Many recent science fiction works have tried to comment on the abnormality and instability that COVID-19 has brought upon us. This makes In the Earth a refreshing rarity, more preoccupied with offering a good time than musing on how the plague has impacted us. Director Ben Wheatley‘s morbid sense of humor, ability to create tension through deliberate pacing, and indulgence in the experimental are at full force here, in line with his earlier films like A Field in England and Kill List than anything he’s made in recent years. One could call it a return to form after Rebecca, and a deliriously playful one at that.
In the Earth postures at first as a simple horror film, following a pair of scientists (Joel Fry and Ellora Torchia) lost in a forest in search of another scientist. But it quickly shifts into a story about how belief — whether it be in religion or science — makes fools of us all. The narrative is sparse and much of its dialogue almost entirely meaningless; the real pleasure is the film’s visual and aural presentation. Watching excruciating maimings and characters succumbing to mysticism under Clint Mansell’s intoxicating score reinforces the menace of both the forest and humanity. It’s simply a delight.
In the Earth is now playing in select theaters.
MTV’s The Exhibit Is Back With an Inflatable Dolphin
Episode four, in which artists tackled themes of justice and injustice, was the most lifeless of the reality TV show so far.
Florida Principal Ousted Over “Pornographic” Michelangelo Sculpture
Parents complained that the famous sculpture was shown to their sixth graders.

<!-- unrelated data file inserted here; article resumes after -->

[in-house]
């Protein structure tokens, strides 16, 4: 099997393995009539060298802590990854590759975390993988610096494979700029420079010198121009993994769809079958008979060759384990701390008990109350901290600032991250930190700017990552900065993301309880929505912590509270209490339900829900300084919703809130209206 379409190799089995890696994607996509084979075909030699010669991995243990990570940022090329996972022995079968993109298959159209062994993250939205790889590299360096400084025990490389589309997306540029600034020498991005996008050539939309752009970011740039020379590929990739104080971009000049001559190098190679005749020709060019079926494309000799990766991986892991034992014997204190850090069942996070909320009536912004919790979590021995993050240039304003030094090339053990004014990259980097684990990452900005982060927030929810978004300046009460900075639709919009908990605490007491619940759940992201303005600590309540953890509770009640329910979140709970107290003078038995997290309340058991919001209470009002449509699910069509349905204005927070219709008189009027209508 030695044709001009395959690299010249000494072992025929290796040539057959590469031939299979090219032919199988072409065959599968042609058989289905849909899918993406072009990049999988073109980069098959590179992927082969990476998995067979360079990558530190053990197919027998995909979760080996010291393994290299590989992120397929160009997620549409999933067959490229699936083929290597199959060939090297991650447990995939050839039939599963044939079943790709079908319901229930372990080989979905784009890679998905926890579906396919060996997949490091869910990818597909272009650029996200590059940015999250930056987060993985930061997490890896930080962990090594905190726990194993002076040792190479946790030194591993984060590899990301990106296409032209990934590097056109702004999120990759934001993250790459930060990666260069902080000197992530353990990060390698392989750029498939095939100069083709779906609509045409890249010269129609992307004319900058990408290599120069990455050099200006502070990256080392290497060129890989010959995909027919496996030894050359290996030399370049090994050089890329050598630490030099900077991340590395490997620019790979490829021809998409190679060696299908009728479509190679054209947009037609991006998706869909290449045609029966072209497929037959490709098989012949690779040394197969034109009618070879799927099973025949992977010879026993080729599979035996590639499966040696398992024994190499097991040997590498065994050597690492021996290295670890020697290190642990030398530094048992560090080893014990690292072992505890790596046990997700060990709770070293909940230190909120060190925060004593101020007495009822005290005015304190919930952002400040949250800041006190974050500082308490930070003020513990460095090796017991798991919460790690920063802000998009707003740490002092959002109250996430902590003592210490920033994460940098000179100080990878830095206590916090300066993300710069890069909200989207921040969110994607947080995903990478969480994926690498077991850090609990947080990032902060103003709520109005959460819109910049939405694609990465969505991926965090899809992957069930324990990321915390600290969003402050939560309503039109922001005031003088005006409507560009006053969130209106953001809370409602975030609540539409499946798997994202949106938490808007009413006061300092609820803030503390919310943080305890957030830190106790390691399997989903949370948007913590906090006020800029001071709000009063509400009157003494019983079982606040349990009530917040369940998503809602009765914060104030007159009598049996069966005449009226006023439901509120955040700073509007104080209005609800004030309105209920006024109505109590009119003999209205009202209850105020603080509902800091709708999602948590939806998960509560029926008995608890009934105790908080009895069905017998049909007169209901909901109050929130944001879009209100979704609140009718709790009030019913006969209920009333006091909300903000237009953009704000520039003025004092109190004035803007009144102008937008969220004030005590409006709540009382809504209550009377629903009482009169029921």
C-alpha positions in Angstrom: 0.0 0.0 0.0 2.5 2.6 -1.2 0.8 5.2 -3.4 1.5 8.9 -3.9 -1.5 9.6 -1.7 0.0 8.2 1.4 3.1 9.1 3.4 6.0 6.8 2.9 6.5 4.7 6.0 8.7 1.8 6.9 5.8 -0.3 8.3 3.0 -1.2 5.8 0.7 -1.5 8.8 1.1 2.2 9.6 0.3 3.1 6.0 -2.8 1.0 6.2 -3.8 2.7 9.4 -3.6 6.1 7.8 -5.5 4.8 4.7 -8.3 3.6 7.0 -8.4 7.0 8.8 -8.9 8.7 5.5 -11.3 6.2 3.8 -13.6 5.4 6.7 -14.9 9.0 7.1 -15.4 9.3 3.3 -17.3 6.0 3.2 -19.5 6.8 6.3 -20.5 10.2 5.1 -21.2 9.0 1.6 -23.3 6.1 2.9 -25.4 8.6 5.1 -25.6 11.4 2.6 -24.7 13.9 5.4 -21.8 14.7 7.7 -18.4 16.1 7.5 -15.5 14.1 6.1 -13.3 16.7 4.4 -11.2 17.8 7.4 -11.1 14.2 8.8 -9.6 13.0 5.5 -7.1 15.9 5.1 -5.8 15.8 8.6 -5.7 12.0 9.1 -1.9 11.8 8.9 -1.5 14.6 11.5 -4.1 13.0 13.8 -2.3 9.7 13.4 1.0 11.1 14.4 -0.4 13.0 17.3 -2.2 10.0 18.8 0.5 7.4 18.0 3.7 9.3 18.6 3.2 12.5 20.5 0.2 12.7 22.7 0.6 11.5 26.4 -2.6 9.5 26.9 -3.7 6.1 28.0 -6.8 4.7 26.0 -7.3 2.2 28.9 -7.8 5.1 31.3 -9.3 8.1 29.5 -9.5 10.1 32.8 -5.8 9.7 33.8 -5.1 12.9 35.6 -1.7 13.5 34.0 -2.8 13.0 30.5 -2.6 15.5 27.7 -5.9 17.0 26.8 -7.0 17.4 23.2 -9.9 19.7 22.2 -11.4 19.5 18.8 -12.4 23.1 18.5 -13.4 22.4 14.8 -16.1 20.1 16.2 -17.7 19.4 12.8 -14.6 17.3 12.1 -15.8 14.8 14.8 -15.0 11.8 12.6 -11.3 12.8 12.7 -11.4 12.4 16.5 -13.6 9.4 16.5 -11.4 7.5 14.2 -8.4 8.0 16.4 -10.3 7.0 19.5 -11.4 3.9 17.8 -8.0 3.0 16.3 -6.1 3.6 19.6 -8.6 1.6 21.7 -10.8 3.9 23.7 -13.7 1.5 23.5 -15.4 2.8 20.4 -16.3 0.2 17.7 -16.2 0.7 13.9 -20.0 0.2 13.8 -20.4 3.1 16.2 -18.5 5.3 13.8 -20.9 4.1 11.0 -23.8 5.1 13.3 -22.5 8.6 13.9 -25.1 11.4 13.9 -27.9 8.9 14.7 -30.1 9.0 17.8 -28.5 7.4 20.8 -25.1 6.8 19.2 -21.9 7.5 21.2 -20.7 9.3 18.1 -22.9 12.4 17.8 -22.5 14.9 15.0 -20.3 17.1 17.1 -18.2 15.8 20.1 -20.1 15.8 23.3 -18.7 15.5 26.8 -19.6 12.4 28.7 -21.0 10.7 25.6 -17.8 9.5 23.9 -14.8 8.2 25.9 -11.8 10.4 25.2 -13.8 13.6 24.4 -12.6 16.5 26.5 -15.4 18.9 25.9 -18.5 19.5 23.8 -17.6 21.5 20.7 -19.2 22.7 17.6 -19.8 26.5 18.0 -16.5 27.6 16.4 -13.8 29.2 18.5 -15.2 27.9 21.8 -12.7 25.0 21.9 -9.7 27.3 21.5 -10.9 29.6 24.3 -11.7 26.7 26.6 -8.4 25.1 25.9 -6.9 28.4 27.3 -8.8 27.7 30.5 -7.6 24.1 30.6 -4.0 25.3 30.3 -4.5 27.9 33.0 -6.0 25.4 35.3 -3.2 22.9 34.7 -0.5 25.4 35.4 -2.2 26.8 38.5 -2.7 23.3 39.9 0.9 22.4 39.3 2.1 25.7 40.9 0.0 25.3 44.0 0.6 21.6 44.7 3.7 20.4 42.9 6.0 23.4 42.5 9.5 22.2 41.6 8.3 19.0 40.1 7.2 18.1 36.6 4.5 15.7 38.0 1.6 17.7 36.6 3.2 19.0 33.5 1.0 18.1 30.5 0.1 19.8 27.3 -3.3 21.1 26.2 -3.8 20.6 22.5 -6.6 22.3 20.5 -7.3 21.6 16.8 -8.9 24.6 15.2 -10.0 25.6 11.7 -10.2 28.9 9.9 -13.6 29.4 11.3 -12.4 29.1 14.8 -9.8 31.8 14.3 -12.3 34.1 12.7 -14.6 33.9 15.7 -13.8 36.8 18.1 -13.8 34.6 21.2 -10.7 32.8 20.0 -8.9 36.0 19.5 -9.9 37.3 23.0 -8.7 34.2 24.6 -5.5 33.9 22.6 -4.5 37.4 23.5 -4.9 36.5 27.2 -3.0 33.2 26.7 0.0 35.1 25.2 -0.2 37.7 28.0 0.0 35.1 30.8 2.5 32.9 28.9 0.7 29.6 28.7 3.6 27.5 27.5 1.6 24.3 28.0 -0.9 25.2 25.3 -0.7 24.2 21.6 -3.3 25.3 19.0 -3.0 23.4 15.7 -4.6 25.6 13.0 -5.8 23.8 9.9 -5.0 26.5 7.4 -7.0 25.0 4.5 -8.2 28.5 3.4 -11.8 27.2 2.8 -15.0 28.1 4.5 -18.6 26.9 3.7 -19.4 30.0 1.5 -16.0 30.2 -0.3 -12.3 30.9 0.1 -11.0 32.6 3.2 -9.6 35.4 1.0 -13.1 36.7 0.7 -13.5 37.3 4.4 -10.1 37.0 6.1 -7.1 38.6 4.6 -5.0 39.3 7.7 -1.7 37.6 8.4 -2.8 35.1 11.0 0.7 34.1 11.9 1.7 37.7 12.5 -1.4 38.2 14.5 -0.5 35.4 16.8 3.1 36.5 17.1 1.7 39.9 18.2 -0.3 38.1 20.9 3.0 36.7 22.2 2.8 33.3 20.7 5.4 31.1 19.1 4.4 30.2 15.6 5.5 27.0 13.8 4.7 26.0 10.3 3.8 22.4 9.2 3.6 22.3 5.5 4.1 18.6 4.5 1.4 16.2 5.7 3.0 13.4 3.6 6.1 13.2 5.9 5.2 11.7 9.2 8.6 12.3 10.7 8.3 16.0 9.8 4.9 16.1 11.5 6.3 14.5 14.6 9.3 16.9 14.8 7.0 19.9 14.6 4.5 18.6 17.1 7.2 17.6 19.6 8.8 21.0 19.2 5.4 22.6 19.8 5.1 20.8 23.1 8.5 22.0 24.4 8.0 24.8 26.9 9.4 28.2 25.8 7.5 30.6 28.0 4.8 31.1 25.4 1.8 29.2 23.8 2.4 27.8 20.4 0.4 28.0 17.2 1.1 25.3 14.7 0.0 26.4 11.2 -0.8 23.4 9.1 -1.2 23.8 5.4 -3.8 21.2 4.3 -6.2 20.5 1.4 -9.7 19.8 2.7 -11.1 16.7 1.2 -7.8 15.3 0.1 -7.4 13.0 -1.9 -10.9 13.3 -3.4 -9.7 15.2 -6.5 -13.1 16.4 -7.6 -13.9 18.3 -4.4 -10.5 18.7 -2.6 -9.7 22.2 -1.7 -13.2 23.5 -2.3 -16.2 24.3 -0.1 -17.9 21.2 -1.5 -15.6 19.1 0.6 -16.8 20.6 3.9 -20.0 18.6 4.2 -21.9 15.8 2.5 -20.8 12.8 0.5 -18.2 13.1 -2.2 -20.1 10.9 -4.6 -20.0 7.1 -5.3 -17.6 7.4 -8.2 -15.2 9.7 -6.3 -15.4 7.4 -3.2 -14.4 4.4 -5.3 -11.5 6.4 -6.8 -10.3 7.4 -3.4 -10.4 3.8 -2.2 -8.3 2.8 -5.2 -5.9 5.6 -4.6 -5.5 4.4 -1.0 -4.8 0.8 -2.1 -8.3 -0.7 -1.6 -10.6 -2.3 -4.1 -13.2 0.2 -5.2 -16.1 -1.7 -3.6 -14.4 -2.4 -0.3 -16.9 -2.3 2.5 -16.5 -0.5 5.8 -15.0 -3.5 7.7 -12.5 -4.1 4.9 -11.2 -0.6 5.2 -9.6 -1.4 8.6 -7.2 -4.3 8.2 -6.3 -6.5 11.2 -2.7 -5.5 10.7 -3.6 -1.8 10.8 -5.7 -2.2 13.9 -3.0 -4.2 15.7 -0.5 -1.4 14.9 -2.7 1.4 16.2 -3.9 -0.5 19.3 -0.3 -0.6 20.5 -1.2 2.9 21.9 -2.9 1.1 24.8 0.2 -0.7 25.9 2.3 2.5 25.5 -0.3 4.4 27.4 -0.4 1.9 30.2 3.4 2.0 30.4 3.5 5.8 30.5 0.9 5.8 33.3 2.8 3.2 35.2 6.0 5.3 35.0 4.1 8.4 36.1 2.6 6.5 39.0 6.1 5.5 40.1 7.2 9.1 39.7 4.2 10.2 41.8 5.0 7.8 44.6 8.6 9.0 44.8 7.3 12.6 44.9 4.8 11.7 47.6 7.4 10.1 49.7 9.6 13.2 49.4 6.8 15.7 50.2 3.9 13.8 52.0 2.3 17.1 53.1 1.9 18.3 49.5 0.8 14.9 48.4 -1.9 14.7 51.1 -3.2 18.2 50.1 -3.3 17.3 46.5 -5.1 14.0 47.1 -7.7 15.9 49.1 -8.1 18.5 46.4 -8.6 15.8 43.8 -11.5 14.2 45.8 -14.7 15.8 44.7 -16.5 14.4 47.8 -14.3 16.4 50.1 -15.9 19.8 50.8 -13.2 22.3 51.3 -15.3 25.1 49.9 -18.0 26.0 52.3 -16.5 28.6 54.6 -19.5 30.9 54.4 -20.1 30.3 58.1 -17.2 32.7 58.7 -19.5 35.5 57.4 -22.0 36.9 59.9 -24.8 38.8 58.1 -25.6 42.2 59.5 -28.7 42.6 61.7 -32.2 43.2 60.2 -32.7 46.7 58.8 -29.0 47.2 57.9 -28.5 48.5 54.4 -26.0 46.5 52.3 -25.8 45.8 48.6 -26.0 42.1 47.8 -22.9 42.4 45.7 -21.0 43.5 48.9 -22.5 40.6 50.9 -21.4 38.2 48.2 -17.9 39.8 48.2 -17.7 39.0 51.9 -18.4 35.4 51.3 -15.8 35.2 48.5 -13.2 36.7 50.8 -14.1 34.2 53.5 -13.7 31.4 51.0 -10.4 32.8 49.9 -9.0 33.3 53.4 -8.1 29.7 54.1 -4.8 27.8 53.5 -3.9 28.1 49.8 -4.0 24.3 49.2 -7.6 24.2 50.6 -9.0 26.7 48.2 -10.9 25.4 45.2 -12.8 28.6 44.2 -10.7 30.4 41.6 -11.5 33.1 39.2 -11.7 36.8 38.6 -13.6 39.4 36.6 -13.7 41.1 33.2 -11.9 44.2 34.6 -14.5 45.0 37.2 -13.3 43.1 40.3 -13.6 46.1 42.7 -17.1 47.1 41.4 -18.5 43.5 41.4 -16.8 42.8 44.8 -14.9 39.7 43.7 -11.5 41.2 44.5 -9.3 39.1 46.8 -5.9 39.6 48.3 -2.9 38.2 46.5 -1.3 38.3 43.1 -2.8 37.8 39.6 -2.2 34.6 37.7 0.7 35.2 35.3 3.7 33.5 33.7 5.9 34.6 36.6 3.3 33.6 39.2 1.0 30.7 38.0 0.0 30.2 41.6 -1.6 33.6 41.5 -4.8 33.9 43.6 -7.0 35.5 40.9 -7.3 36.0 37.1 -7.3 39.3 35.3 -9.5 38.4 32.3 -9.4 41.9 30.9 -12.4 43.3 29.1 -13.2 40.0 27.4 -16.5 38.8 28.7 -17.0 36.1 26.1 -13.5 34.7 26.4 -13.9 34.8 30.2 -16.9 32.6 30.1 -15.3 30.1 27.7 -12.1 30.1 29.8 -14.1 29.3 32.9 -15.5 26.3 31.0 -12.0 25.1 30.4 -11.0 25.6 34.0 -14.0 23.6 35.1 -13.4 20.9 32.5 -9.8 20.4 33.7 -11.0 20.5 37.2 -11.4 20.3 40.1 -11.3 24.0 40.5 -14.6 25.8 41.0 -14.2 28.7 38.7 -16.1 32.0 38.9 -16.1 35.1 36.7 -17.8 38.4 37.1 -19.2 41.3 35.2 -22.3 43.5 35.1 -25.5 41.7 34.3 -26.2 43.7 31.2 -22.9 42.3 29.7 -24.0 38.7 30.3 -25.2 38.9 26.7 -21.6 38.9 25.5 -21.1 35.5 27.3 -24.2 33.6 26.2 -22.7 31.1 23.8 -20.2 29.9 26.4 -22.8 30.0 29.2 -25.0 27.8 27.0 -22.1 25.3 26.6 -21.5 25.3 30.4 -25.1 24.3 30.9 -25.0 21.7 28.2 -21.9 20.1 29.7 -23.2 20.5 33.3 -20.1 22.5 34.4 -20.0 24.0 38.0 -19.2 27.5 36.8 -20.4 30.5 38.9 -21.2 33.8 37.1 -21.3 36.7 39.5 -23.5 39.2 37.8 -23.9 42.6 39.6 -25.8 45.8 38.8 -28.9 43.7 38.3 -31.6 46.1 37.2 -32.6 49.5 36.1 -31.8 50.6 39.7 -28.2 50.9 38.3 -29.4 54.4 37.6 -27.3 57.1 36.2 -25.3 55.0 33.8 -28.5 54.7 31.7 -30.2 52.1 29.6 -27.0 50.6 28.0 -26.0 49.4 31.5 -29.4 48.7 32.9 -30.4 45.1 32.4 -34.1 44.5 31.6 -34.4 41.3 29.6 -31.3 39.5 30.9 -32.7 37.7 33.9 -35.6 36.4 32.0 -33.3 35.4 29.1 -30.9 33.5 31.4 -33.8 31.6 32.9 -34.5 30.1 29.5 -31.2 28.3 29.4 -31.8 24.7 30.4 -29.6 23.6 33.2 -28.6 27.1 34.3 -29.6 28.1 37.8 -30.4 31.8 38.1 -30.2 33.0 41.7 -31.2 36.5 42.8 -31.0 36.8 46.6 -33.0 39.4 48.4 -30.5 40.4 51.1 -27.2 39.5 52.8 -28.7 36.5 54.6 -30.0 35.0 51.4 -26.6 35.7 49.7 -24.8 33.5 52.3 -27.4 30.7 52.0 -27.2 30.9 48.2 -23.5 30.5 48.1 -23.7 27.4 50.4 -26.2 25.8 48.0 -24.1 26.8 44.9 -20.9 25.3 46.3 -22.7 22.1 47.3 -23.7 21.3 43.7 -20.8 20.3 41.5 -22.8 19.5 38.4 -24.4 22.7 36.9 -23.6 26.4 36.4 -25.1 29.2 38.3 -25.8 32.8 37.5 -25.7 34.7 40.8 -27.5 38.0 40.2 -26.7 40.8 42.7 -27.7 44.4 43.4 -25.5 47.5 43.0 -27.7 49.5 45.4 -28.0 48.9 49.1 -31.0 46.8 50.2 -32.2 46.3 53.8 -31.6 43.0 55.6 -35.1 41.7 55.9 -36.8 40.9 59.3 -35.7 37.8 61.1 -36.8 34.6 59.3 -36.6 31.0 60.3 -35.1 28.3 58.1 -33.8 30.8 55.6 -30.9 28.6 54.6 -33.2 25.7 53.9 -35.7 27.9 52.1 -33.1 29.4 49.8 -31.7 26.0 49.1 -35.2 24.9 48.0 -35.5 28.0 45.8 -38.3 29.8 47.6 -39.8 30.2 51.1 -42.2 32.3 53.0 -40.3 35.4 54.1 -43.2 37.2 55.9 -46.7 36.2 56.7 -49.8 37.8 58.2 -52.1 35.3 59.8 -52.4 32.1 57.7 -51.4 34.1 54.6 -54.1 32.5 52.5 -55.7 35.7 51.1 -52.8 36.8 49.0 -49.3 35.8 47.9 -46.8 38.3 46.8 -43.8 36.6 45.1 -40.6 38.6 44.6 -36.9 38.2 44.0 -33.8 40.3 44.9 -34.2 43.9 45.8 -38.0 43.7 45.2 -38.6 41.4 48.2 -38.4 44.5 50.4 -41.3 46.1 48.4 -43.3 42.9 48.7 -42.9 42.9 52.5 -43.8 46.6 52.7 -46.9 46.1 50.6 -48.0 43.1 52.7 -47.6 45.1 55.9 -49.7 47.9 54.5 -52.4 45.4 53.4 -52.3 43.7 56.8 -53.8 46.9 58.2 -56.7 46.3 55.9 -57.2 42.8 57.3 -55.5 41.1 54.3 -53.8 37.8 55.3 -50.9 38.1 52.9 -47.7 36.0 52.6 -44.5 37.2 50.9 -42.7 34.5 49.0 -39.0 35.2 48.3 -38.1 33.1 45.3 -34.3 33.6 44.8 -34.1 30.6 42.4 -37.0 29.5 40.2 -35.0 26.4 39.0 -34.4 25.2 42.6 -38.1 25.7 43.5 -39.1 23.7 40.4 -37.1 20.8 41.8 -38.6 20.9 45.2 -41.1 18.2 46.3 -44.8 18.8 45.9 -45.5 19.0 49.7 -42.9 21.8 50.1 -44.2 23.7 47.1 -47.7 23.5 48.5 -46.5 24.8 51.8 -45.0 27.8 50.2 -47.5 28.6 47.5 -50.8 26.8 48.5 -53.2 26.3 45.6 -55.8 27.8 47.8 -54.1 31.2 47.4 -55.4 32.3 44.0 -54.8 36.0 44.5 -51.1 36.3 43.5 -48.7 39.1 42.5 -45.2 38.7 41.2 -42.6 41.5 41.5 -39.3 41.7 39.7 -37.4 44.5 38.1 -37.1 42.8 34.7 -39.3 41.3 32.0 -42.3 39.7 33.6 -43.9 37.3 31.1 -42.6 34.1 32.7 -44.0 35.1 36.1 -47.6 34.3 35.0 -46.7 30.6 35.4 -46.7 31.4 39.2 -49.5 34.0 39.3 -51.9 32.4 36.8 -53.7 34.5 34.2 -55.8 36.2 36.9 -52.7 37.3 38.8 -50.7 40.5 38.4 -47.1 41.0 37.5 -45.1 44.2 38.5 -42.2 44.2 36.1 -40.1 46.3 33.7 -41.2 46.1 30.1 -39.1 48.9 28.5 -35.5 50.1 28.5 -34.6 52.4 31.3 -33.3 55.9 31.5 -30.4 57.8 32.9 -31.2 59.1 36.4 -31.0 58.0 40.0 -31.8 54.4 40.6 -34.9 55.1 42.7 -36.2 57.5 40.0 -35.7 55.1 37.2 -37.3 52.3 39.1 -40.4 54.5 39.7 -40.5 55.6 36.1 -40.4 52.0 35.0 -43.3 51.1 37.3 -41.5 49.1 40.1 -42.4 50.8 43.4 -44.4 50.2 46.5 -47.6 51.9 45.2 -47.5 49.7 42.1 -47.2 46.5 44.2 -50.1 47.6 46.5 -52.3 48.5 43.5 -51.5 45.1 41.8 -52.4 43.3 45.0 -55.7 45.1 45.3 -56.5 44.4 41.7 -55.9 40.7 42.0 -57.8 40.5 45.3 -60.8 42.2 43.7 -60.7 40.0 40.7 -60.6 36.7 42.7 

The Milton Resnick and Pat Passlof Foundation Presents The Feminine in Abstract Painting
Curated by Jennifer Samet and Andrea Belag, this group exhibition in NYC explores the feminine through aesthetics, as opposed to identity or gender.
Tickets to Sold-Out Vermeer Show Are Going for Hundreds
The online resale market for the Rijksmuseum’s smash exhibition is booming, with tickets selling on eBay for over $2K.
NYU Steinhardt Opens 2023 MFA Thesis Exhibitions
Taking place at 80WSE Gallery in New York’s Greenwich Village, Part I is on view from late March through April while Part II opens in May.
Miniature Worlds: Joseph Cornell, Ray Johnson, Yayoi Kusama
Through small-scale works, this exhibition at the Katonah Museum of Art in New York examines Cornell’s prominent role in the lives and careers of Johnson and Kusama.
Three Looted Antiquities at the Met Repatriated to Turkey
Nine other repatriated works were seized from Met Trustee Shelby White, whose collection was subject to a criminal investigation.
This week, the world’s lightest paint, Pakistan’s feminist movement, World Puppy Day, and were some of Vermeer’s paintings created by his daughter?
The Wider World and Scrimshaw
On March 28, join the New Bedford Whaling Museum online and in-person for a symposium on global carving traditions from across the Pacific Rim.
Who Will Decide on the Future of a Miami Native Burial Ground?
Native activists say sacred remains and objects dug up from a Brickell construction site should remain there, but mega-developer Jorge Pérez is pushing back.
How Can a Curator Approach South Asian Futurisms?
How do I acknowledge my shortcomings while reckoning with obscured histories and the exclusion of subaltern narratives in the fine art landscape? A working checklist for curators.
MCA Chicago Presents On Stage: Frictions
Will Rawls, Shamel Pitts | TRIBE, and Barak adé Soleil explore Blackness, queerness, movement, and dance in performances at the Museum of Contemporary Art Chicago.
The Complicated Legacy of Camilo Egas
The Ecuadorian painter, a leading figure of Latin America’s Indigenismo art movement, has been both praised and scorned for his representation of Indigenous peoples.
Tom Jones Zeroes in on Ho-Chunk Visibility
“I think about the young kids, the teenagers, and I think being able to see yourself represented in art is so powerful,” says the artist.